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November 7, 2012

Charlestown septic users to face fines

City adopts ordinance to get households in sewer compliance

CHARLESTOWN — The Charlestown City Council adopted an ordinance Monday night designed to penalize residents of the Lakeview and Highview subdivisions who do not connect to the district’s sewer lines.

The adoption of Ordinance 2012-OR-12 gives those in the area who remain on septic systems 30 days until facing fines that range from $50 to $1,500 each day until connecting to the sewer system.

The ordinance was passed 3-2.

Charlestown Mayor Bob Hall said there are about 150 households in the Lakeview/Highview area and that about 15 to 20 of the homes have not connected to the sewer lines. Hall said those in the area must pay the city a $1,600 tap-in fee to connect to the sewer lines. He said the city is offering a two-year financing option — which includes a one time $50 interest fee — to ease the transition.

After the tap-in fee, homeowners must pay out-of-pocket to have their homes connected to the sewer lines. Hall said the costs associated with connecting to the sewer have averaged about $2,300.

The septic systems in the area have been a problem, including presenting a health hazard for nearly 20 years, Hall said.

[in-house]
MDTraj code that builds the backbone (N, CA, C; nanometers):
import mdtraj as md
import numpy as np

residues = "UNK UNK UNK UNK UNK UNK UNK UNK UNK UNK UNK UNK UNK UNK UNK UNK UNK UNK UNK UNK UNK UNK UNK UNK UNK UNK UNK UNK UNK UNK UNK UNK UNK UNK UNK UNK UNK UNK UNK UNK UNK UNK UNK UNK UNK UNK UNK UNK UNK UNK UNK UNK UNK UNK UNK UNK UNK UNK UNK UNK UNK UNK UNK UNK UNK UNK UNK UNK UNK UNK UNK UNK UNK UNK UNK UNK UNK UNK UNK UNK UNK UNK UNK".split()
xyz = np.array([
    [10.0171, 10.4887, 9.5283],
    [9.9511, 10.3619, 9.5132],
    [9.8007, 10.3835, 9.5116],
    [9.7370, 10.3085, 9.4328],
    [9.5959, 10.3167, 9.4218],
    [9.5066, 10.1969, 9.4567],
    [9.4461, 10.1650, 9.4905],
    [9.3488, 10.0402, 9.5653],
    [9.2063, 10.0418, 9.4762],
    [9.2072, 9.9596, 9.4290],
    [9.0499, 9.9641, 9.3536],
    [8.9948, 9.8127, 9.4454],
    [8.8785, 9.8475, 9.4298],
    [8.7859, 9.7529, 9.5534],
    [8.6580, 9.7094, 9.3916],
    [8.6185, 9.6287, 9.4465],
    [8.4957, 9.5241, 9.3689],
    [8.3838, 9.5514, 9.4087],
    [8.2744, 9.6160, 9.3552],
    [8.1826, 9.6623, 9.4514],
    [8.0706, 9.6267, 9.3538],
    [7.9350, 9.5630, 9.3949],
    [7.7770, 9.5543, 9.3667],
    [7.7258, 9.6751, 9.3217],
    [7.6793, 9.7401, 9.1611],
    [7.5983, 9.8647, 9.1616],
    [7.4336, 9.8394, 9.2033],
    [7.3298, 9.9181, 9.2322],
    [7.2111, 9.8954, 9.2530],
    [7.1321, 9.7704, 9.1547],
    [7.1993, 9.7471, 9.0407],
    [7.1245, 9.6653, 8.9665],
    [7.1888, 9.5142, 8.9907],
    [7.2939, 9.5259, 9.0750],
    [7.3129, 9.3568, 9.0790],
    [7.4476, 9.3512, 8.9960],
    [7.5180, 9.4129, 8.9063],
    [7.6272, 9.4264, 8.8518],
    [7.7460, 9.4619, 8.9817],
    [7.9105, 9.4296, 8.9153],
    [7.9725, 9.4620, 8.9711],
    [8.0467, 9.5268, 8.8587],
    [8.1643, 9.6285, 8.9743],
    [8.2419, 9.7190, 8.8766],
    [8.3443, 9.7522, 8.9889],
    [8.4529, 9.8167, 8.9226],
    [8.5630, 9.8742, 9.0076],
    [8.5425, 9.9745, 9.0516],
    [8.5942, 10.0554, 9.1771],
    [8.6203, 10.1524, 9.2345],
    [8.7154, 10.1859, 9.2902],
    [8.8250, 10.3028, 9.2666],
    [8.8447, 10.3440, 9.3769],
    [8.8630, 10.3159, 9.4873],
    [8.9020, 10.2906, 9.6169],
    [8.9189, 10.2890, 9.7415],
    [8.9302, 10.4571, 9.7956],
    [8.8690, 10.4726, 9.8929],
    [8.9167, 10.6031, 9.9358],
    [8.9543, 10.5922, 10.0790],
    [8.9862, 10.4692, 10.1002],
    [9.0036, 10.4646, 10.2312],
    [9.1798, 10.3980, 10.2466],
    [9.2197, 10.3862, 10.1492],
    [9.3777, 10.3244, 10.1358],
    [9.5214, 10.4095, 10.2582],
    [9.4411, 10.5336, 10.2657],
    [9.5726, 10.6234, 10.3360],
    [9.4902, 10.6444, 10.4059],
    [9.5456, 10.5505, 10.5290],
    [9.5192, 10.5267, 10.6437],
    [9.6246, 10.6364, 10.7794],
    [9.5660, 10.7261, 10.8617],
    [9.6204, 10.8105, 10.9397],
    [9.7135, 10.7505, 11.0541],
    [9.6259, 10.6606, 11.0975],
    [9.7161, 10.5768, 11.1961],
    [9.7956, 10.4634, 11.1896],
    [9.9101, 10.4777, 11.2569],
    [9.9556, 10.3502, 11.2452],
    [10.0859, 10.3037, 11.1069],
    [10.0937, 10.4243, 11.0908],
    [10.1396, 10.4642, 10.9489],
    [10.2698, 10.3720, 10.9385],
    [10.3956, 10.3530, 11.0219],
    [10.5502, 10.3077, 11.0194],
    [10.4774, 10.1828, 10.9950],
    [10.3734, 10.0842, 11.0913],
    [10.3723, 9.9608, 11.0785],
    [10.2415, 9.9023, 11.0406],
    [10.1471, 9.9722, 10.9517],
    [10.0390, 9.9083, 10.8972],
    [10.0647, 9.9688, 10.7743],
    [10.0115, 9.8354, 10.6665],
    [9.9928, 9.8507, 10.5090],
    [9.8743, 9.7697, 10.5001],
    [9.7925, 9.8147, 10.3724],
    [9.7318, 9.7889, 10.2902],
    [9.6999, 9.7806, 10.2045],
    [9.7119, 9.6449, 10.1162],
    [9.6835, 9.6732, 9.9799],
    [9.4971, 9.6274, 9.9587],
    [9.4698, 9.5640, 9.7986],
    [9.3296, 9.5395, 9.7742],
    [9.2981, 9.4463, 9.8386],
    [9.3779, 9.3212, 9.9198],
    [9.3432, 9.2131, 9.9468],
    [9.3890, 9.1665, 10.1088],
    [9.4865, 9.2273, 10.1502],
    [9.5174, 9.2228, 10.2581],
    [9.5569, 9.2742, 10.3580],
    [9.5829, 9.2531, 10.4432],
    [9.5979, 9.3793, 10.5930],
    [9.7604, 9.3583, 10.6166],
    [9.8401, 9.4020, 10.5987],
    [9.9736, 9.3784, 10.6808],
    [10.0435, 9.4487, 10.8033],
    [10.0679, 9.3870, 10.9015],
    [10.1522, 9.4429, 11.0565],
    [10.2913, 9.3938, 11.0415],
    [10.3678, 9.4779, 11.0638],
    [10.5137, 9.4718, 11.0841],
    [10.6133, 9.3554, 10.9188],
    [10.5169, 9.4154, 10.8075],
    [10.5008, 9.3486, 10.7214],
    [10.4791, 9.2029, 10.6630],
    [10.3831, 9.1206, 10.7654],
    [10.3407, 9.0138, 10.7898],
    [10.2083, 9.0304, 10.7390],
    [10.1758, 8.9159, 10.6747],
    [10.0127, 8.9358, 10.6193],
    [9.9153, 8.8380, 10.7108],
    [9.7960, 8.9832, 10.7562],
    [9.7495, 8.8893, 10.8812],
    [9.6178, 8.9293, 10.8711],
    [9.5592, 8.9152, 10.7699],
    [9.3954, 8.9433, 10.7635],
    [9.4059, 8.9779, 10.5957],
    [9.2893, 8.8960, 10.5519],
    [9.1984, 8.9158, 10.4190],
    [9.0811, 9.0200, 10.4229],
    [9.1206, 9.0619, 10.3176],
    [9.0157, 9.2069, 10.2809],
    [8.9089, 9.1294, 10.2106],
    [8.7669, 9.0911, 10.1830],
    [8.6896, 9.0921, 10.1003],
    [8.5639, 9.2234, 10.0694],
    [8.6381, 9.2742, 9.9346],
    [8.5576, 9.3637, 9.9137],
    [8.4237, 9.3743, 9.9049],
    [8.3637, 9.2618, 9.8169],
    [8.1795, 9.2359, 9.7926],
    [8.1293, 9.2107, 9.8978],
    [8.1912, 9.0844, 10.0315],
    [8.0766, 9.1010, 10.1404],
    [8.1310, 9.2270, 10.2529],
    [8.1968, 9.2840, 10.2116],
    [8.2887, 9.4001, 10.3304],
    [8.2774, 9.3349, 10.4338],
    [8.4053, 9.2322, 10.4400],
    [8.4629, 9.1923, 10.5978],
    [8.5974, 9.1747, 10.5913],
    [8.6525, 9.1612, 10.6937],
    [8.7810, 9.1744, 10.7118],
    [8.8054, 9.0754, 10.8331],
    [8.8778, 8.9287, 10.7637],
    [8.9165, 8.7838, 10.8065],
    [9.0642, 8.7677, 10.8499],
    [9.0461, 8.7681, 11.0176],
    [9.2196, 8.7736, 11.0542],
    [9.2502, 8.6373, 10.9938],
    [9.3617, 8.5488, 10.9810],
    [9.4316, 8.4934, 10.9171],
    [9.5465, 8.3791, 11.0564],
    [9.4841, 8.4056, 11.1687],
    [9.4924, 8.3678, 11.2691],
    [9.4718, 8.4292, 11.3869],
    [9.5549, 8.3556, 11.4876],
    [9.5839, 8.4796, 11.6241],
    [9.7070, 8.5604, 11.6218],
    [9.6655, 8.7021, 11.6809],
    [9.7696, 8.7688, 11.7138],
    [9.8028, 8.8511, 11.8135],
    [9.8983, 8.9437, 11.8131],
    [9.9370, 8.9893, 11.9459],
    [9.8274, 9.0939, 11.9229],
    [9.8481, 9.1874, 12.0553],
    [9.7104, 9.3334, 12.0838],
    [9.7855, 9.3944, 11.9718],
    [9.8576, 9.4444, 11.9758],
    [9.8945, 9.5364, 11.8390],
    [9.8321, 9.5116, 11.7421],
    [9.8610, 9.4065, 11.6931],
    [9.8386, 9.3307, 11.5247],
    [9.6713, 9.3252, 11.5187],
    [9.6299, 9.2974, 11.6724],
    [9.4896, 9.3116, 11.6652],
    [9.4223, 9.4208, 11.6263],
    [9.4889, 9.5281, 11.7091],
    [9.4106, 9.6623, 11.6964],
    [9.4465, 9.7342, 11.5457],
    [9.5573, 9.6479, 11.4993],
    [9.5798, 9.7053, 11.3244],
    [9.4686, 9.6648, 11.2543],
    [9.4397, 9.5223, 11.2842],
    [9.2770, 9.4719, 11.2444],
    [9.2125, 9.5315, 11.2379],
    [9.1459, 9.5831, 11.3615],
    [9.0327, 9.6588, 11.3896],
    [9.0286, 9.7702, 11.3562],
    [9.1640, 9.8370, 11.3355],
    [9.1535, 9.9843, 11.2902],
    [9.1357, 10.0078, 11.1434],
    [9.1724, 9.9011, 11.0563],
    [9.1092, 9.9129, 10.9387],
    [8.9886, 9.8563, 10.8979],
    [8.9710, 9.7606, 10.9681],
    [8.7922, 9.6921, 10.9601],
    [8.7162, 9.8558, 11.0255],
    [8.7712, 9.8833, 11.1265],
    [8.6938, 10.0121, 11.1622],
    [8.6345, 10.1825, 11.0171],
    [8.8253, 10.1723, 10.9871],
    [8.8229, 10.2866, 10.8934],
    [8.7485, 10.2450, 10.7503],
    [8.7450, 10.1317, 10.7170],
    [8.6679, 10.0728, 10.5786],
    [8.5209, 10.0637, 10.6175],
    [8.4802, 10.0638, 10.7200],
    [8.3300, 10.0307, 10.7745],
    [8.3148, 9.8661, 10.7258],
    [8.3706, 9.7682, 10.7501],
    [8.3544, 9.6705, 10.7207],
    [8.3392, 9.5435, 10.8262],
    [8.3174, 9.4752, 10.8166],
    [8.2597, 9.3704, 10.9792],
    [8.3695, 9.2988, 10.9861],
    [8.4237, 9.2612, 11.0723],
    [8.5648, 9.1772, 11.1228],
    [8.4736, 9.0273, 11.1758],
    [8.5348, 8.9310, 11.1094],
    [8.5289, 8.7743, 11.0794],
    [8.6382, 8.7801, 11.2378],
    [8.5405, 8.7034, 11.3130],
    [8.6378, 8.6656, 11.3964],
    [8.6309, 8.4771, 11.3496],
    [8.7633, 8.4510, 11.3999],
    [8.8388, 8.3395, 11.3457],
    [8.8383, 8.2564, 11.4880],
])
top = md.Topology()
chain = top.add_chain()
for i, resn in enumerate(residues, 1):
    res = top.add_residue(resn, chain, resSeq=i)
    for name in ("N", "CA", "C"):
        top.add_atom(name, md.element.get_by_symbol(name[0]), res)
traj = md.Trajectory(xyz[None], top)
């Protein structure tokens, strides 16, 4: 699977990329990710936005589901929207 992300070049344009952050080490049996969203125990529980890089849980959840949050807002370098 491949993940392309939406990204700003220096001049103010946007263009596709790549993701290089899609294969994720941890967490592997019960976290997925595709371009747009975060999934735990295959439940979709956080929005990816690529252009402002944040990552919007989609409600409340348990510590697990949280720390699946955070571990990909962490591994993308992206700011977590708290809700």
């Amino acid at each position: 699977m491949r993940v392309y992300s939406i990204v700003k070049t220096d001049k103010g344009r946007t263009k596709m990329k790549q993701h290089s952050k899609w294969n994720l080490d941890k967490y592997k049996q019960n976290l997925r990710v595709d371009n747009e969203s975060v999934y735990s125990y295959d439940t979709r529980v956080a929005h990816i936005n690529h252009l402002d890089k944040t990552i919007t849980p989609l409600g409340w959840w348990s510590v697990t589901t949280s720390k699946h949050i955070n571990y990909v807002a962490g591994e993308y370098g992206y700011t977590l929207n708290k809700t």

“The health department was involved, at one point, to condemn all the septic tanks because they have raw sewage on the ground,” he said.

Hall said the area is not conducive to septic systems because of a high rock base and shallow layer of ground cover. He said the age of many of the septic systems is another significant problematic factor.

“This area has had chronic problems with septics,” Hall said. “That is why the whole project was done and was addressed.”

Some of the homeowners who have already connected to the sewer lines have expressed frustration that their neighbors have not complied, Hall said. Since the sewer system was added to the Lakeview/Highview area, Hall said at least six letters have been mailed out to notify homeowners they must connect to the sewer lines. He said homeowners began connecting to the sewer lines in 2008 upon the completion of initial phases of the sewer installation.

Hall said the two council members — Dan James and Ruth Ann Rawlings — who entered dissenting votes have been vocal about their desires to see the ordinance instated citywide. Hall said the purpose of the ordinance is specific to Lakeview/Highview areas, and that a citywide mandate to connect to the sewer would present a new set of problems.

“We just are not going to put the city in a position where we have to start forcing everybody and their brother on sewer,” he said.

Hall said some of the remaining households that have not tapped into the sewer lines have been identified as hardship cases.

“Some of them have lost income,” he said. “These people are not trying to fight us. They don’t have [the money] to write the check.”

Hall added that some of the other households are facing foreclosures.

He said he is empathetic to those who are facing tough times, but added that the city is facing a public health concern by having the septic systems in the Lakeview/Highview area. He suggests those who can’t afford to connect to the sewer contact city officials.

“We will take everything case-by-case and try to resolve the problem,” Hall said.

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